The second link given on a Google search for "Breguet Equation" is to a PDF document from MIT. On page 7 of this document is a chart showing L/D ratios for various commercial aircraft (turboprop, regional jet, and "large aircraft") plotted against the year the aircraft entered service. Below is an image of this chart:

enter image description here

What appears to stand out (at the top of the chart) is the Fokker F28 aircraft.

From an engineering and operational perspective, what enabled that aircraft to have such a high L/D ratio?

Also, I thought that the F50 / F70 / F100 aircraft had the F28's wing (or an evolutionary version). Why didn't these aircraft have an equally good L/D ratio?

  • 1
    $\begingroup$ The F 50 is a development of the F-27 and has a different wing. $\endgroup$ Jun 3 '17 at 21:25
  • $\begingroup$ @PeterKämpf: Thanks, corrected. $\endgroup$
    – pr1268
    Jun 4 '17 at 15:37

They just got this wrong. I have flown F28-1000 and -4000, the F100 and the B767-300. The most feet per nautical mile lost of these with idle power at any given Indicated Air Speed (say 270-280 below 25000 ft) is the F28-1000 (around 475 fpnm) then the F28-4000 at about 425 fpnm, then the F100 at about 350 fpnm and the best is the B767 at about 300-330.The 425 fpnm figure for the -4000 was measured by me around 2004 to get data for MS Flight Sim. All the rest are educated guesses.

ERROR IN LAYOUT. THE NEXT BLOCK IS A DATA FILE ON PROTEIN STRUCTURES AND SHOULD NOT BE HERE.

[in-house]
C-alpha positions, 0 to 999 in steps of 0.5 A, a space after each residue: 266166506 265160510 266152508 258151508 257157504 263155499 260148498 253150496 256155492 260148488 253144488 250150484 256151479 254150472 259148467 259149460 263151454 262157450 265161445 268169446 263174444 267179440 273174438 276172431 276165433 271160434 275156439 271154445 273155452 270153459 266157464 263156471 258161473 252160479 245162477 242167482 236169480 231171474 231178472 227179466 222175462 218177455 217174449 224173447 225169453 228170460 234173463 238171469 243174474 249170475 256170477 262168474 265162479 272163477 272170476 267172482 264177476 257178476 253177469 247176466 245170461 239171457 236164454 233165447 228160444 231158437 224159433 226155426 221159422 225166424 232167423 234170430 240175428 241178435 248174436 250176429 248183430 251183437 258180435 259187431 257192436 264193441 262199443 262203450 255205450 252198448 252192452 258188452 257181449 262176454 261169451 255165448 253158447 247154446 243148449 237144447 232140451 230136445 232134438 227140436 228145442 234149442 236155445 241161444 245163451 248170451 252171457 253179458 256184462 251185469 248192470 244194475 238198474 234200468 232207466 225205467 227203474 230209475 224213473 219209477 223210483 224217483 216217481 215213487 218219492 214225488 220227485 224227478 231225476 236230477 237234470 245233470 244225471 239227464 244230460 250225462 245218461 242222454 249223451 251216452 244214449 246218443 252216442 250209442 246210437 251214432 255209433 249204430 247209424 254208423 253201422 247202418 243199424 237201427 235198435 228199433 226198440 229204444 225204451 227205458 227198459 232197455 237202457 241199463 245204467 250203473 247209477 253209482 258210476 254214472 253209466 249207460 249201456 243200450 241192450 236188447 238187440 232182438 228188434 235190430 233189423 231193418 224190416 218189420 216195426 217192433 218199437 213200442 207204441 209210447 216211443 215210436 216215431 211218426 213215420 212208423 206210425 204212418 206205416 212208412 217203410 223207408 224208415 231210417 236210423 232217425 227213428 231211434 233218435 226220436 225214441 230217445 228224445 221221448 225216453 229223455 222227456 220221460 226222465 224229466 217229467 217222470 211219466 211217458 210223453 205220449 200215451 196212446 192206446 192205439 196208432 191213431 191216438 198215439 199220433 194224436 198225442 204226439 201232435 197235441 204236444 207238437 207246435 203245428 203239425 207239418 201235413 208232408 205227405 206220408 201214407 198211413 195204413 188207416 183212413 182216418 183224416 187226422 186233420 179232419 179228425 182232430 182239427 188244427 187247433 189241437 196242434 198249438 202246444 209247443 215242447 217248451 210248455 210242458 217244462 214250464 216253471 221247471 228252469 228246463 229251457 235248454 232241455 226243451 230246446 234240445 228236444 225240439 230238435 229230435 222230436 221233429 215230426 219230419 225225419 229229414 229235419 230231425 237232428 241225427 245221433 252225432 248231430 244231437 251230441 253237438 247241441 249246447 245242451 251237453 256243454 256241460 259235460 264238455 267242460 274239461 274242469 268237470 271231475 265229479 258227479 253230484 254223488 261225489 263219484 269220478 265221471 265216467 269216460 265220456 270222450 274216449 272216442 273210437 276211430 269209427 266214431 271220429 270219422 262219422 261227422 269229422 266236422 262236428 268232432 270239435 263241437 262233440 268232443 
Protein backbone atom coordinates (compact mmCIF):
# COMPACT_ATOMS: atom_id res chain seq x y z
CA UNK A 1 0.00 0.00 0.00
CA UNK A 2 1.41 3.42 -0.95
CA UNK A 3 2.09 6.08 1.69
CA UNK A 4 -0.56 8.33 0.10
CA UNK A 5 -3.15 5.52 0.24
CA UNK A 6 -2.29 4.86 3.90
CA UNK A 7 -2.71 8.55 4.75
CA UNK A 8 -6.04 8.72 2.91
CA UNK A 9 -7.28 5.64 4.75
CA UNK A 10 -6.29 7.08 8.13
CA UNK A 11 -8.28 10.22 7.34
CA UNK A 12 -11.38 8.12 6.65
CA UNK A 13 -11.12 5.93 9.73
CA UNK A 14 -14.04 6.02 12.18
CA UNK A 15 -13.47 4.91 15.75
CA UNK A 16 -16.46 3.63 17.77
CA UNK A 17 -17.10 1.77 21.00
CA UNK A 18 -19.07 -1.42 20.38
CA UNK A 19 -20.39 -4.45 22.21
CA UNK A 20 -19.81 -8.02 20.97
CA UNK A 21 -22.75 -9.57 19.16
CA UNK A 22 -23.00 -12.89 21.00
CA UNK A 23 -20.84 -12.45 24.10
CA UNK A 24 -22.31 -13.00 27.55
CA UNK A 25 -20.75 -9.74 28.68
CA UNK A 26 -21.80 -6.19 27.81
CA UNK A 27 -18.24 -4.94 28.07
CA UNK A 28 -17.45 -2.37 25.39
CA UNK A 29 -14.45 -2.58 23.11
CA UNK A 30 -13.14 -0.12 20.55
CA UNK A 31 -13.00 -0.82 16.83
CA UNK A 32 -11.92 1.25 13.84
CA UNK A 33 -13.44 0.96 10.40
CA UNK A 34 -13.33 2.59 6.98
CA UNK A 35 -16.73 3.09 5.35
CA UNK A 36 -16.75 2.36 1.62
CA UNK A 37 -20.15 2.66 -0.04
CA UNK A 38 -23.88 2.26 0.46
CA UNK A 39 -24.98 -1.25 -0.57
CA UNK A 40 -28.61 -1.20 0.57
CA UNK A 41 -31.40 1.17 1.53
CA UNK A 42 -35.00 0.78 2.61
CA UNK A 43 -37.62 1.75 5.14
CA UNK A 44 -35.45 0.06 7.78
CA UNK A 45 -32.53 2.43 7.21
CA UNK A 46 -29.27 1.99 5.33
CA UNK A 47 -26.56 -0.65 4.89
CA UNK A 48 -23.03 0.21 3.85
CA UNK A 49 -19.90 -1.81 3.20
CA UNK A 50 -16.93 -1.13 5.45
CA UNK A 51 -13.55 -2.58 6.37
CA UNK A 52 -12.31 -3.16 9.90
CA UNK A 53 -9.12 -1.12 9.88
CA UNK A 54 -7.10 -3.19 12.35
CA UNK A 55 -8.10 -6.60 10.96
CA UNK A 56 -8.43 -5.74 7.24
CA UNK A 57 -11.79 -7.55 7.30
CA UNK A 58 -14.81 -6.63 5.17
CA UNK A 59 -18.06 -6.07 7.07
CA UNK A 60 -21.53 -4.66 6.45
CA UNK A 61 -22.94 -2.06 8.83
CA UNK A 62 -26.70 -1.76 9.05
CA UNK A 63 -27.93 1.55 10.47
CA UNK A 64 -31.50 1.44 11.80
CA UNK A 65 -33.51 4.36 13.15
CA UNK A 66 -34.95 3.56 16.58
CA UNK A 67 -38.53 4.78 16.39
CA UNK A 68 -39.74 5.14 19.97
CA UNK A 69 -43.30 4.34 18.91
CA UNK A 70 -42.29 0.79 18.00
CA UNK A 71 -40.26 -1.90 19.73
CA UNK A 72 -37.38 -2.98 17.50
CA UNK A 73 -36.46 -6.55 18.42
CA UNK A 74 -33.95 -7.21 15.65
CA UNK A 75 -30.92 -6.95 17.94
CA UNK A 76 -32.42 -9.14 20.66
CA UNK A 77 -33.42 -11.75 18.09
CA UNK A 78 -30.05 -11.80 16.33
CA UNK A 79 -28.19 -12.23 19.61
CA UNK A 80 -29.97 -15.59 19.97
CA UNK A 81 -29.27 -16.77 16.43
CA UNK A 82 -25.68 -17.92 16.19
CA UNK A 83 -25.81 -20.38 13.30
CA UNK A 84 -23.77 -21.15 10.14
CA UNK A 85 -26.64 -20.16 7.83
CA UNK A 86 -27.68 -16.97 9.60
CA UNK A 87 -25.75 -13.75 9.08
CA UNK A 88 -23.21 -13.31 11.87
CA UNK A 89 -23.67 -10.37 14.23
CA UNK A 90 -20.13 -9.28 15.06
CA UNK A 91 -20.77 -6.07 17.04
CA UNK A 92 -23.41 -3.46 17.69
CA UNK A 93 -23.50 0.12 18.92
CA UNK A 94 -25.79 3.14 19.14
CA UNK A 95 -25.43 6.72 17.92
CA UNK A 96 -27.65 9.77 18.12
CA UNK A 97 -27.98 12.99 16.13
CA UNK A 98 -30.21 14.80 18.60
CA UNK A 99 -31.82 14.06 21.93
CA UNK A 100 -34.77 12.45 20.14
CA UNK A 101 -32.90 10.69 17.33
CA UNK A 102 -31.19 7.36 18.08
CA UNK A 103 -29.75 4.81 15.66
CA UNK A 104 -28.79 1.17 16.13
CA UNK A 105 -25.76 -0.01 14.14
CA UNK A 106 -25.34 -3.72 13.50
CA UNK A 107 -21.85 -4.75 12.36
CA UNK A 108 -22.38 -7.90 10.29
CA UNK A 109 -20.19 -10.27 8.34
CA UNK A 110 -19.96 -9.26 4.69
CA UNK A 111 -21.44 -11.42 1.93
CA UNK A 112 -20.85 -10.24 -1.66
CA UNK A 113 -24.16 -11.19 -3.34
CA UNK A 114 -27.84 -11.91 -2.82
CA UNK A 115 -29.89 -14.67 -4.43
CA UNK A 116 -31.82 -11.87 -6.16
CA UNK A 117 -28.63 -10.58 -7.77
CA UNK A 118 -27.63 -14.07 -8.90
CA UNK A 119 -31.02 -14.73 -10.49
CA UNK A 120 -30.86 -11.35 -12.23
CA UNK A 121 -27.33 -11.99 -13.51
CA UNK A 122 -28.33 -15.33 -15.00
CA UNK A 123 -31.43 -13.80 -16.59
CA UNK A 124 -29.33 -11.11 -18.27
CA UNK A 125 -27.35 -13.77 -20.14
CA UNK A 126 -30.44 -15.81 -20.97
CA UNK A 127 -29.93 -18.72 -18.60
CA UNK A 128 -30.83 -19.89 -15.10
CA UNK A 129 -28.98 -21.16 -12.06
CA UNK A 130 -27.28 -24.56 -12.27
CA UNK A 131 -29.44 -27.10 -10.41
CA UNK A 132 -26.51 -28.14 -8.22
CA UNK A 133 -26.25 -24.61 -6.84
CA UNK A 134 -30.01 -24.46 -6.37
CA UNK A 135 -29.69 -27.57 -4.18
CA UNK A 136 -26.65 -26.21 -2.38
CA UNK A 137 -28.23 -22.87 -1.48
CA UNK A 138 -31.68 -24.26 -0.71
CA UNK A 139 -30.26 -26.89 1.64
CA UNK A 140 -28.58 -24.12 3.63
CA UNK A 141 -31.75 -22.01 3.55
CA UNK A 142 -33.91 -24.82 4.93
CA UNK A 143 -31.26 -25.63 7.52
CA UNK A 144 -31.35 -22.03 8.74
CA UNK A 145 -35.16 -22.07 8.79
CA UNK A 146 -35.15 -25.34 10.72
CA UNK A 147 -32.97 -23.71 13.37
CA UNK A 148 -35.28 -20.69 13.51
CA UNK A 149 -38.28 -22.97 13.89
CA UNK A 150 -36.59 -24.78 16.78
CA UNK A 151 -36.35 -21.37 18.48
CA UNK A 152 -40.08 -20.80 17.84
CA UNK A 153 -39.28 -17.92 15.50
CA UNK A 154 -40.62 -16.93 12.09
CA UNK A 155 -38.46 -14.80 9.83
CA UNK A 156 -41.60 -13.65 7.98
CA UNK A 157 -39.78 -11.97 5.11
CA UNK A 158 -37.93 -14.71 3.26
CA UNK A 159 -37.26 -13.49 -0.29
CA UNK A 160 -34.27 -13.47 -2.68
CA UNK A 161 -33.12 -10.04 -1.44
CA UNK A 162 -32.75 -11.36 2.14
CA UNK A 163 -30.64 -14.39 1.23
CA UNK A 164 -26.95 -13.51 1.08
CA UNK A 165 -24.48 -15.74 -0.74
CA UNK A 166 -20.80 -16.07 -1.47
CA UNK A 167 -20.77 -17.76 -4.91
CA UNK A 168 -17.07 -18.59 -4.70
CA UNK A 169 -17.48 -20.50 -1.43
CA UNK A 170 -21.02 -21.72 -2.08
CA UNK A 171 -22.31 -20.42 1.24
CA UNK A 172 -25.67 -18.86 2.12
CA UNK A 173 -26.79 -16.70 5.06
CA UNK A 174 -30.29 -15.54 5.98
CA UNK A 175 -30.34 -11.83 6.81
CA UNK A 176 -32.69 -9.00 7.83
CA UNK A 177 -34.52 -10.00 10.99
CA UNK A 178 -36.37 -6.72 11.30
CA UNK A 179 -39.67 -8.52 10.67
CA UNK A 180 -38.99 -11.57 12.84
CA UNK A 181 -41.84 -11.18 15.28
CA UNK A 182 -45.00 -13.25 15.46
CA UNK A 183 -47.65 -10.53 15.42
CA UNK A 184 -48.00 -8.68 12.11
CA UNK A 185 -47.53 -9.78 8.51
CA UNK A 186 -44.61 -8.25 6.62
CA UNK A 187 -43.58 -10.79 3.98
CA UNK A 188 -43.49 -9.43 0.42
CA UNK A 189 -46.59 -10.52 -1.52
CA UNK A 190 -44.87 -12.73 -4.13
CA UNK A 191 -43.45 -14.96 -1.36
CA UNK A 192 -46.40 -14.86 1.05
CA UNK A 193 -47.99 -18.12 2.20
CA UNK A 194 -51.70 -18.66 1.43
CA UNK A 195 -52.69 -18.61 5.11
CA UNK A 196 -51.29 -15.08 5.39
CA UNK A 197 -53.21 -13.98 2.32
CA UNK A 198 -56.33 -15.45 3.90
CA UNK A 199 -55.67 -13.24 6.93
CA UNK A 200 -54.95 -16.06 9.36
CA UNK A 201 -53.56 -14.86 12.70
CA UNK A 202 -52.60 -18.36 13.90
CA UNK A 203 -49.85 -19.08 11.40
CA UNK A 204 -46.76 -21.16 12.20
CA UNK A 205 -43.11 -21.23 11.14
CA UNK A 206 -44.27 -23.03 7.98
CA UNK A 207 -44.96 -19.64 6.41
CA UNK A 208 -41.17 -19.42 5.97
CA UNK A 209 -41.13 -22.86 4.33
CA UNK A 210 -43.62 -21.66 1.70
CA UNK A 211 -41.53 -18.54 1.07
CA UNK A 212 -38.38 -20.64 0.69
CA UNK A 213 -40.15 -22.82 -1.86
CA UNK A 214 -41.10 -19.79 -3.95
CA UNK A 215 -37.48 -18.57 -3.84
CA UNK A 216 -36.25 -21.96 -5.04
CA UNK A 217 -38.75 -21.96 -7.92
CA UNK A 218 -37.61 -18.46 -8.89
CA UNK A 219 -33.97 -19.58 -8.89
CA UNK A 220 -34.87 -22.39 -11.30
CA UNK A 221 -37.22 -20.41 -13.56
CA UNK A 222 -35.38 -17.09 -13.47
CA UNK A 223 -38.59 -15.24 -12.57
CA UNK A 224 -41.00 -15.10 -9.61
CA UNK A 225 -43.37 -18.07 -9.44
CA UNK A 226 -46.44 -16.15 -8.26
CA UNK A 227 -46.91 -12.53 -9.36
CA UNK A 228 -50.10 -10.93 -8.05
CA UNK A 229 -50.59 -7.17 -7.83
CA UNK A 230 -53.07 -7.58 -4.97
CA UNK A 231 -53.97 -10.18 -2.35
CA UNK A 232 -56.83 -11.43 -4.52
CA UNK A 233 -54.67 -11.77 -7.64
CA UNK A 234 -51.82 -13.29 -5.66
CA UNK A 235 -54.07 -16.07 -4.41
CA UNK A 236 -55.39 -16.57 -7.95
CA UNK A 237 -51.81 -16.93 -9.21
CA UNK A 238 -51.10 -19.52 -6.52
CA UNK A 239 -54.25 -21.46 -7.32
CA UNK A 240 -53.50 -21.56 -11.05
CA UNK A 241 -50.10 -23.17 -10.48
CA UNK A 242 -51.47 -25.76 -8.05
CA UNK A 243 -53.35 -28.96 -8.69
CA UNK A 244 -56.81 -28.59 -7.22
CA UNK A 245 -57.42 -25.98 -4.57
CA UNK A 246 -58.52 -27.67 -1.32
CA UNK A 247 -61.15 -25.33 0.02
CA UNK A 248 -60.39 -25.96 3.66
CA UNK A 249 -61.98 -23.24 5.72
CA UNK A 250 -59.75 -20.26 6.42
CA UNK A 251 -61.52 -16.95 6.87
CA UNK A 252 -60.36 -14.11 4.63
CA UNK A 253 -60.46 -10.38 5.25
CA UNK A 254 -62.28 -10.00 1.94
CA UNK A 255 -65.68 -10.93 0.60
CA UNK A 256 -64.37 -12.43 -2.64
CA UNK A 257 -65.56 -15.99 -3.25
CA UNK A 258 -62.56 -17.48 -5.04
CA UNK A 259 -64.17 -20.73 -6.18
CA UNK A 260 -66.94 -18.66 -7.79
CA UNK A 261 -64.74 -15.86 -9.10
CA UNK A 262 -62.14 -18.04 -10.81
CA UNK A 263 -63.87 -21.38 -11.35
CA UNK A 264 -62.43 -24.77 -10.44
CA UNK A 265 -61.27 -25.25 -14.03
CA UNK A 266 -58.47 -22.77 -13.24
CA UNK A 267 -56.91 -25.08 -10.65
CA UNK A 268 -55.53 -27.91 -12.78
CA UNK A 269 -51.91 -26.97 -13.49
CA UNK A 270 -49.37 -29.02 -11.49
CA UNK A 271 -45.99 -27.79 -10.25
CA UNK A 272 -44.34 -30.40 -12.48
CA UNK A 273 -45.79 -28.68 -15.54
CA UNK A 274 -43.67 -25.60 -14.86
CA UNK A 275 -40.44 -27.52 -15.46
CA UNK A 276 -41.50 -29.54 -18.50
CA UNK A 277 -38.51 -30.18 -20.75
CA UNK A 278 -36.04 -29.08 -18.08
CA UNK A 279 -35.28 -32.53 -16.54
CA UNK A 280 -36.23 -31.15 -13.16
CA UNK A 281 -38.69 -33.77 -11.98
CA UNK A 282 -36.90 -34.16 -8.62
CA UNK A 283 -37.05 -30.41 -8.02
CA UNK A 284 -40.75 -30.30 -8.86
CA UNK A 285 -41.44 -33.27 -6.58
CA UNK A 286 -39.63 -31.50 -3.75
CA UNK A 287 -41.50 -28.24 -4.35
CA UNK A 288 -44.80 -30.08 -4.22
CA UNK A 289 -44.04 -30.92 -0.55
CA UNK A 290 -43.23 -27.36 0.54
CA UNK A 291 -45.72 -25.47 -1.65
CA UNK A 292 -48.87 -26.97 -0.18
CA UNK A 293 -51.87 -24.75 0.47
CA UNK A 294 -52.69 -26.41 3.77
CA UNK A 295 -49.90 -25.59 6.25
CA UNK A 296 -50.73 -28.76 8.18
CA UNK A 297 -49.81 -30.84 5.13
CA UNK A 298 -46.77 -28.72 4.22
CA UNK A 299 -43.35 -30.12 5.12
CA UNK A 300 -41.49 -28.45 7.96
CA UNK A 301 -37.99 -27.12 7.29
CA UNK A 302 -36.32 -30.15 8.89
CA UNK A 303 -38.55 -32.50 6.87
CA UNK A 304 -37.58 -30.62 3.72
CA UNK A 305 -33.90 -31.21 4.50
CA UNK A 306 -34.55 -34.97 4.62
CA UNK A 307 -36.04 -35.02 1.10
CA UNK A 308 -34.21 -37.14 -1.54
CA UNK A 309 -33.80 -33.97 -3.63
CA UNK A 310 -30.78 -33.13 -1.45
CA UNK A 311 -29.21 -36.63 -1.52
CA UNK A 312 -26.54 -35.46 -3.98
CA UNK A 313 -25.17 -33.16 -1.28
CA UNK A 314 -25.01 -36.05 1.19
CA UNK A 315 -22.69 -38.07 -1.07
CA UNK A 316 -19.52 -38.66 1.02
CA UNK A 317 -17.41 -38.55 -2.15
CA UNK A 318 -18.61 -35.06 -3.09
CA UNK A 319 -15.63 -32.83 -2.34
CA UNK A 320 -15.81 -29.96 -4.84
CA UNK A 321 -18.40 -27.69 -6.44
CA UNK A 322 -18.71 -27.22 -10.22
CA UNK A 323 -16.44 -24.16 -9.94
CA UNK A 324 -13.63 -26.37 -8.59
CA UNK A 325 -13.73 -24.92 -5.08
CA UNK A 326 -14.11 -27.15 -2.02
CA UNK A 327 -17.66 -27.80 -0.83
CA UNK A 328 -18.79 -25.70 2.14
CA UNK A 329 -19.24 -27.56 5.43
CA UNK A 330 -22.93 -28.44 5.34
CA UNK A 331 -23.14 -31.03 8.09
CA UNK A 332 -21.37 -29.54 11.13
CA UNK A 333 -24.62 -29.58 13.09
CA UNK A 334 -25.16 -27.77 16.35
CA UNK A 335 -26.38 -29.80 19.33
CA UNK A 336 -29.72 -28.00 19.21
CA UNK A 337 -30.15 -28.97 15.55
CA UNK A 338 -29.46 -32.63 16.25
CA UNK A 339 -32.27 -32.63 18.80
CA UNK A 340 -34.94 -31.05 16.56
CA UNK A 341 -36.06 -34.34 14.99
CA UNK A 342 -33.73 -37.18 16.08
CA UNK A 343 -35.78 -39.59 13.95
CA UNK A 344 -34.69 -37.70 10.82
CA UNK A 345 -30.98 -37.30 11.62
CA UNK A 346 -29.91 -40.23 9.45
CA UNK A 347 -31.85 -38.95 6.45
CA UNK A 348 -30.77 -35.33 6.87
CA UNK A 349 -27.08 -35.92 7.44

Taken as I am with the little Fokkers because I used to walk around the flight line and see them being built, I reckon that's a mistake. The F-28 having a better L/D ratio than the F-27 with its long slender wings doesn't sound right to me. The F100 with its supercritical wing definitely should have better L/D than F28.

The two entries for F-28 in figure 1.4 seem very similar to the entries in Figure 1.9 of the MIT document that you mention.

  • 3
    $\begingroup$ The supercritical wing only helps at higher Mach numbers, but the F 100 had a higher aspect ratio than the F-28, so I agree with your verdict. The low sweep angle helps in comparison with other jets, but not enough to make the graph look credible. $\endgroup$ Jun 3 '17 at 21:46
  • $\begingroup$ I agree with both Koyovis and Peter... The data look suspect. Of course, the horizontal locations of aircraft are the same on both charts (x-axis is year of introduction in service). $\endgroup$
    – pr1268
    Jun 4 '17 at 8:32
  • $\begingroup$ Indeed. The y-values seem similar as well. $\endgroup$
    – Koyovis
    Jun 4 '17 at 12:54
  • $\begingroup$ A little like comparing Vmin sink to Vbg, no? $\endgroup$ Oct 9 '20 at 2:52

There is one possible explanation in the analysis of the airfoil and the airspeed it is flown at. A cambered wing, such as the Davis or the DAE-21, will produce superb lift to drag ratios, but at much lower airspeeds than supercritical wings fly at.

The Breuget Equation is as follows:

Range = Velocity × Lift/Drag x Specific Impulse × ln(W2/W1)

Specific Impulse is Thrust/fuel flow rate, Weight = Lift, Thrust = Drag, therefor:

Range = Velocity × Weight/fuel flow rate × ln(W2/W1).

The faster, heavier plane with the lowest fuel flow rate becomes "tops of the charts" in any year. The graph, though interesting, seems to only point out the F-28 lifts more weight/drag at the speed it flies at per given unit of time, but not per given mile. I would ask more of MIT.


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